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Success on the Fly: Difficulty

Posted: Wednesday, Dec 19th, 2012


Chris Waugh


My sister, Janet, and I shared a pony named Rocky in our youth. She was a great rider, but I was intimidated by him and Rocky knew it. One day, he ran away with me. I still remember screaming and flailing my arms in panic. Soon after that, we sold Rocky. Janet got an Appaloosa horse, and won awards with her horsemanship. I got a car.

Decades flew by. My husband and I went to a dude ranch in Arizona for some heat and change of scene. Regarding the horses, I planned to go on a walking ride to see the desert once or twice, but mainly I intended to hike and relax by the pool.

I enjoyed that first walking ride. In fact, I felt like a real cowgirl. Impulsively, I announced that I would take the loping test, so I could go on a loping trail ride. Then I called my sister and asked her how to lope.

During the test, I panicked. It was Rocky all over again. I wasn’t screaming, but I was certainly flailing. I failed the test. The wrangler suggested I take an intermediate lesson, so I did. My performance there, too, was also embarrassing.

Overnight, I wondered about my motivation. I hadn’t really thought about getting back into the saddle since those Rocky days. But now I felt a strong urge to conquer that fear. The next day, I signed up for a fundamentals class, and followed that up with another intermediate class. I can’t say I performed well, but at least I didn’t panic.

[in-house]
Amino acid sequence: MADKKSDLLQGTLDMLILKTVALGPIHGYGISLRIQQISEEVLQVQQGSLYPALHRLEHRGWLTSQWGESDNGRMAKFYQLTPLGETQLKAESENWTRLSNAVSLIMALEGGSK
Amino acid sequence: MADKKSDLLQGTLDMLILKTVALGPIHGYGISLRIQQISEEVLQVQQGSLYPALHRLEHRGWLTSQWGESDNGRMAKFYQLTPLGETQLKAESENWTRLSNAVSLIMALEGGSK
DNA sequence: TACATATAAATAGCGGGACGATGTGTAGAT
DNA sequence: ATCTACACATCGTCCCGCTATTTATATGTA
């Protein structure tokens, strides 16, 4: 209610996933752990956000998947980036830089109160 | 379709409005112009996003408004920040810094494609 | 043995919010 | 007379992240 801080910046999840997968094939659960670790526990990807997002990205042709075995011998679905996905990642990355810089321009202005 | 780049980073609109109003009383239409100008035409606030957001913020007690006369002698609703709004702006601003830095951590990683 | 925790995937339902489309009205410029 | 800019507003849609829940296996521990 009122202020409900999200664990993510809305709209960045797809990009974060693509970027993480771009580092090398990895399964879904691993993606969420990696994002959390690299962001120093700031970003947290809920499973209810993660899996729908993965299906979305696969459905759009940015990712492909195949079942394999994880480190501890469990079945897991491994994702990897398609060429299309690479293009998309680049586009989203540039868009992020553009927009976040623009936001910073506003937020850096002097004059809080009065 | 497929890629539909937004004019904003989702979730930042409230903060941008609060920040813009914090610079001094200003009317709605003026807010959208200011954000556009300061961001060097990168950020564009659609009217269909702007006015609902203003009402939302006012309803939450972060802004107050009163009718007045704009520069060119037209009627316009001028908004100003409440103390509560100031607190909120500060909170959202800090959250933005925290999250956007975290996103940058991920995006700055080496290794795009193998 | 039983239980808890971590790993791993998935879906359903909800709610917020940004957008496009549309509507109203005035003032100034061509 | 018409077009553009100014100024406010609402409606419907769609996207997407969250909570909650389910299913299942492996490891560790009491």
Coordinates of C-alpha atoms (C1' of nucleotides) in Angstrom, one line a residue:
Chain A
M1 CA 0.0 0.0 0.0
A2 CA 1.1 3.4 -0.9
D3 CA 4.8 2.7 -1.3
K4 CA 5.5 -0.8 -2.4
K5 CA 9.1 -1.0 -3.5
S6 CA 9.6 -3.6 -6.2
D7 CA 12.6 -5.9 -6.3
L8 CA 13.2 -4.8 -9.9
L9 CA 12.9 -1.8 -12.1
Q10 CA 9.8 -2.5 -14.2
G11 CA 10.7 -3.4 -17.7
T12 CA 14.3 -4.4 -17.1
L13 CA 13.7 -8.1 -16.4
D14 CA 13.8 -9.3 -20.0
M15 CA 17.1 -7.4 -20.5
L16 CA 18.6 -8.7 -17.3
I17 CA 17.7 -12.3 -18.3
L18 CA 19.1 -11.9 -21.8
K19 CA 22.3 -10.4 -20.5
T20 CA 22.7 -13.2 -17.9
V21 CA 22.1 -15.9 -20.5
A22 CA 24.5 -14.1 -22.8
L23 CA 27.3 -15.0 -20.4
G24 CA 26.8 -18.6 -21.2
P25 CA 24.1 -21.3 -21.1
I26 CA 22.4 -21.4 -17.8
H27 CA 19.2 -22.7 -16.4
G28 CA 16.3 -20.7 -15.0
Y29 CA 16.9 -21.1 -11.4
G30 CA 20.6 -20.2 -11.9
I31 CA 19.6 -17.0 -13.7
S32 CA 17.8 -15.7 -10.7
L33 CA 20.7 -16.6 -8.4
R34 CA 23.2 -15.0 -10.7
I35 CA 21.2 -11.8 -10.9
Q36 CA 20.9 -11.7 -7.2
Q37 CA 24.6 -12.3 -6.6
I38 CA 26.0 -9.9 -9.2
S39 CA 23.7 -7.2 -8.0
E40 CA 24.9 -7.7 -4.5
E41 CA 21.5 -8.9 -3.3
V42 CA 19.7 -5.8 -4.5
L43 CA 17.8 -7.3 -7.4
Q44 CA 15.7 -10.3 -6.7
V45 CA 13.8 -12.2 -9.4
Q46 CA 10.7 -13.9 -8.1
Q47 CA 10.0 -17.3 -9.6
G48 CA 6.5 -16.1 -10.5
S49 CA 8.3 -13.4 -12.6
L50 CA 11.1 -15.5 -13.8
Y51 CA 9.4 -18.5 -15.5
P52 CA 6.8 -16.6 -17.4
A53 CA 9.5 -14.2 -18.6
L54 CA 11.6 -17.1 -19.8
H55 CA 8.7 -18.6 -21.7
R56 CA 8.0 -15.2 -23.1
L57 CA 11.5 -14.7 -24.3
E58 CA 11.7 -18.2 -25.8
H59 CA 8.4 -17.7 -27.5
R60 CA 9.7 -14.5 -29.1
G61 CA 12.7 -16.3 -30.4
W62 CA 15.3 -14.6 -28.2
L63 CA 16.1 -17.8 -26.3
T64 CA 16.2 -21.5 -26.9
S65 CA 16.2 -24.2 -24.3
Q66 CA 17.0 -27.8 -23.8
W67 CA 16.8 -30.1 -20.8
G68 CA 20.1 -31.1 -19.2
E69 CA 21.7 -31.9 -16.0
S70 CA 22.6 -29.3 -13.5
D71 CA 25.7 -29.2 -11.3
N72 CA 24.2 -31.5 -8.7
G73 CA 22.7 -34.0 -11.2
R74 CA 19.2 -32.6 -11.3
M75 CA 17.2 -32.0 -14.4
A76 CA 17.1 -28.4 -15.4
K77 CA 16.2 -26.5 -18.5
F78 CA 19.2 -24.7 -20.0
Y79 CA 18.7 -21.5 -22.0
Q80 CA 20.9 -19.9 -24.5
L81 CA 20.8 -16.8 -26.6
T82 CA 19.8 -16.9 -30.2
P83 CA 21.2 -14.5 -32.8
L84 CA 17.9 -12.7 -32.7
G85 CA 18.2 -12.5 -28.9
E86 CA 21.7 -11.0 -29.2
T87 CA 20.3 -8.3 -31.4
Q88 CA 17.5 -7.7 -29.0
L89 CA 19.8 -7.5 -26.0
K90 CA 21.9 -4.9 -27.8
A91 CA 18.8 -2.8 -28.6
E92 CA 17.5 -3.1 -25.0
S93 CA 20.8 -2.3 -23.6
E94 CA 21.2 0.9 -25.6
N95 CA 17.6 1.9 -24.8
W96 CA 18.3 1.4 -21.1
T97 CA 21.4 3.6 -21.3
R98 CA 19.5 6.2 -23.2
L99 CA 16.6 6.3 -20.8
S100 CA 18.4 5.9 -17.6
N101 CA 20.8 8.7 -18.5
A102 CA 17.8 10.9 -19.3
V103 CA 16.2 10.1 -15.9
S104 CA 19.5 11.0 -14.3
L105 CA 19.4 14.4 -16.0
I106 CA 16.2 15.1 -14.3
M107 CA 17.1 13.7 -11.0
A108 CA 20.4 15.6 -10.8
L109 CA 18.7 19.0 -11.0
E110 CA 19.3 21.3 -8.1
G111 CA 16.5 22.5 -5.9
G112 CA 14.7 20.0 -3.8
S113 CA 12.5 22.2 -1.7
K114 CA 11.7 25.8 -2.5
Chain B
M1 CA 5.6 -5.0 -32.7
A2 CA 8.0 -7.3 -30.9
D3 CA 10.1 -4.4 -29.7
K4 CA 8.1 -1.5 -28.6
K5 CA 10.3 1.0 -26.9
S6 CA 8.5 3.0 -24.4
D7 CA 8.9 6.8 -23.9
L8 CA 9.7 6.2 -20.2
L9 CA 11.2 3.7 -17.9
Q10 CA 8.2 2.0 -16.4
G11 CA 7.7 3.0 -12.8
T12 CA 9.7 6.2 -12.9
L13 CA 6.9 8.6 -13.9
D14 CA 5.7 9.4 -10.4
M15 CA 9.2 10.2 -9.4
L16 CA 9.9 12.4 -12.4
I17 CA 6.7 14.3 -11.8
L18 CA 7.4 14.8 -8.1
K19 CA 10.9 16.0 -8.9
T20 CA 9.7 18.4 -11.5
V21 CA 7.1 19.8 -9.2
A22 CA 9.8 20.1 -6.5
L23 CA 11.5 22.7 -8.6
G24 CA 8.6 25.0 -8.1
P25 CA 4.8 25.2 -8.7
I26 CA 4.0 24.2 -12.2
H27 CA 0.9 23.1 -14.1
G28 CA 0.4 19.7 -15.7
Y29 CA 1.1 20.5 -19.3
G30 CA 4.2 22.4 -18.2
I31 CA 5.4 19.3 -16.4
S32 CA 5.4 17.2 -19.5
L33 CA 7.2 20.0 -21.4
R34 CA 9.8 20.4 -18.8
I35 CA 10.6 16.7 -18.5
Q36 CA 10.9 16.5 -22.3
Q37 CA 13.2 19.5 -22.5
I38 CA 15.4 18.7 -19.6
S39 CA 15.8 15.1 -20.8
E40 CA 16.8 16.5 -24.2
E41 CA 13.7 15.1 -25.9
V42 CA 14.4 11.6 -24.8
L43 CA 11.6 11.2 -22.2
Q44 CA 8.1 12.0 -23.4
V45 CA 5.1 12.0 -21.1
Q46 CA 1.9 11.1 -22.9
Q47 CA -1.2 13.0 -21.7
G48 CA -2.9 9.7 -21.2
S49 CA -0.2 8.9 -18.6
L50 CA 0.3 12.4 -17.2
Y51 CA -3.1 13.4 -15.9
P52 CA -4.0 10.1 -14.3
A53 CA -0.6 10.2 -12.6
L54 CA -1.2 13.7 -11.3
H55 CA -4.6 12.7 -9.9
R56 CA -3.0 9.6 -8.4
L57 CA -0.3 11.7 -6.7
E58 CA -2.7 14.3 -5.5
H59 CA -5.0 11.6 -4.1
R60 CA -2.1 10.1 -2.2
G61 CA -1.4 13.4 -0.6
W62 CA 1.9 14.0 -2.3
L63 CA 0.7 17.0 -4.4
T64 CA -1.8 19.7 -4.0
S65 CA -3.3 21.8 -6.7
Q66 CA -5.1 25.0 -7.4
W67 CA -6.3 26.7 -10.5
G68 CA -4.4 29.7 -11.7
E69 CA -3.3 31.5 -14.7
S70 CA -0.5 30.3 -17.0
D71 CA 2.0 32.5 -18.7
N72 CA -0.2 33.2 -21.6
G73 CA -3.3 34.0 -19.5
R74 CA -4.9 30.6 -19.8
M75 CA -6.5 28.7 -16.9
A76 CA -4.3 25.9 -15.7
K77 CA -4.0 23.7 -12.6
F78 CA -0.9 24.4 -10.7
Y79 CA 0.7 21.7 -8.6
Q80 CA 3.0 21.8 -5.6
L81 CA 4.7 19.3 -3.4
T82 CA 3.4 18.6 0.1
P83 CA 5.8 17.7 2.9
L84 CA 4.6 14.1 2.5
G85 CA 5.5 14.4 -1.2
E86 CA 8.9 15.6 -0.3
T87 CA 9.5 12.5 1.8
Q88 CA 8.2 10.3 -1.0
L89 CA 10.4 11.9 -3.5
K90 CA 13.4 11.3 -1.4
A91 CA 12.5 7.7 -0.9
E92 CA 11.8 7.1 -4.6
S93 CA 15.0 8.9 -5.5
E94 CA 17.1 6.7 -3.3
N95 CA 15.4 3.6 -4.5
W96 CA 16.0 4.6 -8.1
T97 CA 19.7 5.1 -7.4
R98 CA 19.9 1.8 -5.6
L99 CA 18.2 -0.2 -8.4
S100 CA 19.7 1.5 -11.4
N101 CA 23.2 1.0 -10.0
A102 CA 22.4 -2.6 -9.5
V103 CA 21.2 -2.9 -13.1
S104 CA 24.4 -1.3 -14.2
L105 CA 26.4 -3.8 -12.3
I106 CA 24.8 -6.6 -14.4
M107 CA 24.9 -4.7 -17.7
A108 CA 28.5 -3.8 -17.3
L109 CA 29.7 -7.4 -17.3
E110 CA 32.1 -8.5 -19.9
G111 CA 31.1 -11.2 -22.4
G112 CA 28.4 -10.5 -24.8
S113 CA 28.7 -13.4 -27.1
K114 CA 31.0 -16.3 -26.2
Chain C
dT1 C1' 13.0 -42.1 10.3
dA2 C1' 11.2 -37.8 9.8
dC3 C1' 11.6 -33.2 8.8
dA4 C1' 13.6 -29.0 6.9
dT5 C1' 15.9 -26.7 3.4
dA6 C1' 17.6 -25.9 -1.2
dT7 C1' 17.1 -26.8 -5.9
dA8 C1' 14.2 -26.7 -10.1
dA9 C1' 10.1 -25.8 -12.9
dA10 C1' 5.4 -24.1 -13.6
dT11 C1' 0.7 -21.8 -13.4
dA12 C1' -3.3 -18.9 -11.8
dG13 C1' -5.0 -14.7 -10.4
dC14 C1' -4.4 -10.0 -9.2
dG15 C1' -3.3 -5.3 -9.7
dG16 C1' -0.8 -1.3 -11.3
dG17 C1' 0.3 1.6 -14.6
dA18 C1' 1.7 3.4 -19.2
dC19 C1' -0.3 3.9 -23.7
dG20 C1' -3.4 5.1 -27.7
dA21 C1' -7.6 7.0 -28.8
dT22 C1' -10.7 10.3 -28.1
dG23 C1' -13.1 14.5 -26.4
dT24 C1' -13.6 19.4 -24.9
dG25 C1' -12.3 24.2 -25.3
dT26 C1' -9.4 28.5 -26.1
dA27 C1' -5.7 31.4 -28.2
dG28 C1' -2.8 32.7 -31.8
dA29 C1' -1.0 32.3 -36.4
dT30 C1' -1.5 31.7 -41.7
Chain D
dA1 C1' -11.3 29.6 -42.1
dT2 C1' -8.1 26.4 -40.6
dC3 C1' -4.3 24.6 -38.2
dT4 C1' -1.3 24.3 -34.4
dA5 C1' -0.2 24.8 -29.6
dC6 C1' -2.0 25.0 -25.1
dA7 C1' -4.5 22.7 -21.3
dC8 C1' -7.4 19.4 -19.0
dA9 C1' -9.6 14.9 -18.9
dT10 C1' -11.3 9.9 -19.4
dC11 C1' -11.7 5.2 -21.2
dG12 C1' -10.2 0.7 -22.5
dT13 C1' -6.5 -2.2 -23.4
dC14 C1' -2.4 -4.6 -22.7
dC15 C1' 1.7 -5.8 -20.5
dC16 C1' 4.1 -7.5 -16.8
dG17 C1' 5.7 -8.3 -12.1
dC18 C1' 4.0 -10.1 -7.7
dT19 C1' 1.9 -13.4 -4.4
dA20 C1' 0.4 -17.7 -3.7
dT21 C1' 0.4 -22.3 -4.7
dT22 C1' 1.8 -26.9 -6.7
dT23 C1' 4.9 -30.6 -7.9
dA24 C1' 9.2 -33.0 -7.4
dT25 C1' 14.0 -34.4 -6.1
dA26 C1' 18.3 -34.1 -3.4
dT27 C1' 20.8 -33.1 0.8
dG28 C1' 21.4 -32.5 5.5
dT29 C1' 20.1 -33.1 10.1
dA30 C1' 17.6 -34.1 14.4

The following day, I signed up for another loping test and passed it! I immediately took a loping ride. It was still intimidating, but it thrilled me as well. I had a big grin spread across my face as we loped...not a good idea with all that dust kicked up. I signed up for a second ride.

It took me more than 40 years to get back in that proverbial saddle. I didn’t really conquer my fear, but I feel like I faced it. And that felt good.

Overcoming the roadblocks in life can be tremendously rewarding. Try these techniques to face the difficulties in your life:

• Expect some difficulties - too often we are blindsided by them.

• Challenge the rationale of the fears that bother you.

• Reaffirm the control you have over most areas of your life.

• Instead of imagining the worst, think of a more likely outcome.

• Imagine how great you’ll feel if you conquer your difficulty.

• Act as if you feel confident. Really, it helps.

You won’t surmount every obstacle. Decide if a difficulty is a challenge to your growth, or find a way around it.



Chris Waugh is a business consultant, author and speaker who “lends wings to your success.” Visit ChrisWaugh.com or Facebook.com/chriswaughonthefly for more.



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